The city of Columbus is moving ahead with a contract to dramatically increase the amount of money it gives each year to the Columbus Economic Development Board.
Mayor Jim Lienhoop has proposed increasing the annual funding from $14,000 a year, to $150,000 for each of the next three years. The idea will be for the board to step up its business recruitment efforts, specifically aiming for ways to diversify the local economy.
The city’s Board of Public Works and Safety approved the contract with the economic development body this morning.
Several residents protested the decision, questioning why there were no measurable goals listed and whether it was legal for the city to give lump sum payments, rather than requiring detailed invoices for individual spending items from the economic development board. For example, one of the attendees said that a city could not buy pieces of wood without getting a receipt for exactly how many pieces of wood were being purchased.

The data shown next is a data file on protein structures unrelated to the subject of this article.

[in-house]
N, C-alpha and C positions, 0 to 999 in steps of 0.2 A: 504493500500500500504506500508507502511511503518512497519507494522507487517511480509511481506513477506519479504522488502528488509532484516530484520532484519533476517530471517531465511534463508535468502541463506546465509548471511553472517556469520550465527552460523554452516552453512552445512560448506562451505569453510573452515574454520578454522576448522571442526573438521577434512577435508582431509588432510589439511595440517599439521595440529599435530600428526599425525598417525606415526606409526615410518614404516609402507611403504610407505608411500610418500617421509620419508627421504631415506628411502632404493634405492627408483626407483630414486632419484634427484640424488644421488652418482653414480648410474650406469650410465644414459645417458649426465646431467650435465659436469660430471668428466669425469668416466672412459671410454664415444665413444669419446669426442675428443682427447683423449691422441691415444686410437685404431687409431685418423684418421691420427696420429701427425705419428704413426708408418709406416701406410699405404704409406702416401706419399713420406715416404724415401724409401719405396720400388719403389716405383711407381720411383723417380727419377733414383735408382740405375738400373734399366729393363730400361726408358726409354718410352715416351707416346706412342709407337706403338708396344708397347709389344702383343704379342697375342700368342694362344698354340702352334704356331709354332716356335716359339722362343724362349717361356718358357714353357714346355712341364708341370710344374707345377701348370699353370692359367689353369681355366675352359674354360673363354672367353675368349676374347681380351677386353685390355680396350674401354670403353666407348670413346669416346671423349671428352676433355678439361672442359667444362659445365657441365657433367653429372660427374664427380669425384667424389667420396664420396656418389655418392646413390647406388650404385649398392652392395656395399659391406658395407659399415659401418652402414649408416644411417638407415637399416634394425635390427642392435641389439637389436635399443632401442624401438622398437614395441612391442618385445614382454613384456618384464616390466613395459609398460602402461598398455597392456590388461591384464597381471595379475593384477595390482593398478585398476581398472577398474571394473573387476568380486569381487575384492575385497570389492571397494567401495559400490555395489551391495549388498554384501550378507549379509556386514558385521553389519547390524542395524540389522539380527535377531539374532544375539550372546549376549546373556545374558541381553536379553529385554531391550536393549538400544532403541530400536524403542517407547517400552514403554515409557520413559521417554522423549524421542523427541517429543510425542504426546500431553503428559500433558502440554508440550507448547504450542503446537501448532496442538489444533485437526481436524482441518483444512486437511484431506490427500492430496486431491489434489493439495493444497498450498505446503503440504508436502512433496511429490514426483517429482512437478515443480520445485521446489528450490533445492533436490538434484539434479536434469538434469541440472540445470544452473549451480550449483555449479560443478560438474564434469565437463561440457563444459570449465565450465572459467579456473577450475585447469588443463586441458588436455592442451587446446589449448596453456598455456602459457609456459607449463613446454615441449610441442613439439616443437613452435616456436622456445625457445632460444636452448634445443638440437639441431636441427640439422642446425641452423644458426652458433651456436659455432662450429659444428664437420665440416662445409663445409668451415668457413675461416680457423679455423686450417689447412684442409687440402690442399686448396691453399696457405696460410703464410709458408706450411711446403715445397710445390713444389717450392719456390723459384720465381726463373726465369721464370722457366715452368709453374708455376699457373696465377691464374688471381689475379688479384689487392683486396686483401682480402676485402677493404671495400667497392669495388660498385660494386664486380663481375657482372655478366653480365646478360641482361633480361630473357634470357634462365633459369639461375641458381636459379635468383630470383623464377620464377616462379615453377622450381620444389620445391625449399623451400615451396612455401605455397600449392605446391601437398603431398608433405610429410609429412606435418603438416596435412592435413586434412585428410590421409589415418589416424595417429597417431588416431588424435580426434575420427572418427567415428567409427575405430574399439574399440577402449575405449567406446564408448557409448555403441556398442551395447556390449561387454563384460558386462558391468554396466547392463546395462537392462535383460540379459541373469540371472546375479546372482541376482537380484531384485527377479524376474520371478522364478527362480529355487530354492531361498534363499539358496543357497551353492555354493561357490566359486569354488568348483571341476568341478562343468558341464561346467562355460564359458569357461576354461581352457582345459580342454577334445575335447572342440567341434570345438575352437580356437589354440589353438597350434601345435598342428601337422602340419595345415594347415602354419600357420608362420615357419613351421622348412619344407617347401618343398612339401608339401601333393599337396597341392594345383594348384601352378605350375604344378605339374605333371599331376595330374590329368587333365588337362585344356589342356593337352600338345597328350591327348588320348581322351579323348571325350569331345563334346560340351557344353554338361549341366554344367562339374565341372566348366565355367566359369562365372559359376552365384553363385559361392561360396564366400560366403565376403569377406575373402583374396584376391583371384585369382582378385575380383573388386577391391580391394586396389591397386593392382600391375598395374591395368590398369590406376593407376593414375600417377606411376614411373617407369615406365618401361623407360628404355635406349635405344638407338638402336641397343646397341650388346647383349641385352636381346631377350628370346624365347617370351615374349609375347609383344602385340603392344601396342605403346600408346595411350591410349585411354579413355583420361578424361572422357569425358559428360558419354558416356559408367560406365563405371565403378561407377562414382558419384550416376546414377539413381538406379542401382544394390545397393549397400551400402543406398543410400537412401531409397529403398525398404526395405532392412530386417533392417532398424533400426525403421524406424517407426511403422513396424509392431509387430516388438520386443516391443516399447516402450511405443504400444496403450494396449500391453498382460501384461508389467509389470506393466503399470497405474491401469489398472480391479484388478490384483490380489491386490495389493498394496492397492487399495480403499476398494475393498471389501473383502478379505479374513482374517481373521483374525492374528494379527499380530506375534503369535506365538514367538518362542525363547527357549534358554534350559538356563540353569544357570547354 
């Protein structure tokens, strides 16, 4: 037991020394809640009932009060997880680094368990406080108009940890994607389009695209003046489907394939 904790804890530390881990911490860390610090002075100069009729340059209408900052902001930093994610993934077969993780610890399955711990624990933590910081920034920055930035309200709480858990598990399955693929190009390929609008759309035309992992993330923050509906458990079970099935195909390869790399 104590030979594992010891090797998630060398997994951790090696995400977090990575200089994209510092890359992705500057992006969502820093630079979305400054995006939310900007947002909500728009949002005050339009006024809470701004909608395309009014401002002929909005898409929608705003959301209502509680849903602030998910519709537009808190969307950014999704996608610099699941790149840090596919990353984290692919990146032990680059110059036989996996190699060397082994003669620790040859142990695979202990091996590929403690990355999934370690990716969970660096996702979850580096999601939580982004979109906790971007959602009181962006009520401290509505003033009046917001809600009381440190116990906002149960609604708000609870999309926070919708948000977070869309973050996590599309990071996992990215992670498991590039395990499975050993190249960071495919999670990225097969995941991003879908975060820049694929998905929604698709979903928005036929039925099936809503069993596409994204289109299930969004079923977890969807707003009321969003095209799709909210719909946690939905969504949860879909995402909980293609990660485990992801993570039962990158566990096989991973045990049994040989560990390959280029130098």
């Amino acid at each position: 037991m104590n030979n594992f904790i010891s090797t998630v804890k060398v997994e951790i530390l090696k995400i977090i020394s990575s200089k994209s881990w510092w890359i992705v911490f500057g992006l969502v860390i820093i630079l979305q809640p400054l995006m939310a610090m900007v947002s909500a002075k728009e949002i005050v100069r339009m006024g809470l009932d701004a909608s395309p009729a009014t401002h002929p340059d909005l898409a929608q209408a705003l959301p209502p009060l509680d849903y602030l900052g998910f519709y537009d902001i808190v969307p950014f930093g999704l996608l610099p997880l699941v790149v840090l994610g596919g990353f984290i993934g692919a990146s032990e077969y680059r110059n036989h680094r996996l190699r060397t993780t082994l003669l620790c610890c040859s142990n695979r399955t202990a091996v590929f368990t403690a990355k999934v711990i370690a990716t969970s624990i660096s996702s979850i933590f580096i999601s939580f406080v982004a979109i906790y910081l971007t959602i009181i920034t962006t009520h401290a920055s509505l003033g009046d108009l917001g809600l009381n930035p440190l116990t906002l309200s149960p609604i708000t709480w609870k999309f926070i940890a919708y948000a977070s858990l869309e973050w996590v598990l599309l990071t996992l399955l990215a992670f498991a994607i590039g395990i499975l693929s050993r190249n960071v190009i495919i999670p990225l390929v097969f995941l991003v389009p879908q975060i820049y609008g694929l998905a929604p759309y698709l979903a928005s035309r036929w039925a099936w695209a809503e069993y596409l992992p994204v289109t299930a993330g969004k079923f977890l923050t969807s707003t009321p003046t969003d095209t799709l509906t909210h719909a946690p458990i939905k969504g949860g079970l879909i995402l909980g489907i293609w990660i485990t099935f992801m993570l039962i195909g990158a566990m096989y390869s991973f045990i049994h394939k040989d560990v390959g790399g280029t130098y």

The mayor and City Attorney Allen Whitted said that the money was being given as a grant to the not-for-profit board.
Brenda Sullivan, a member of the board of works and the city’s former clerk-treasurer, said she was in office when the county enacted the Economic Development Income Tax and she felt it was perfectly appropriate to use it for this purpose.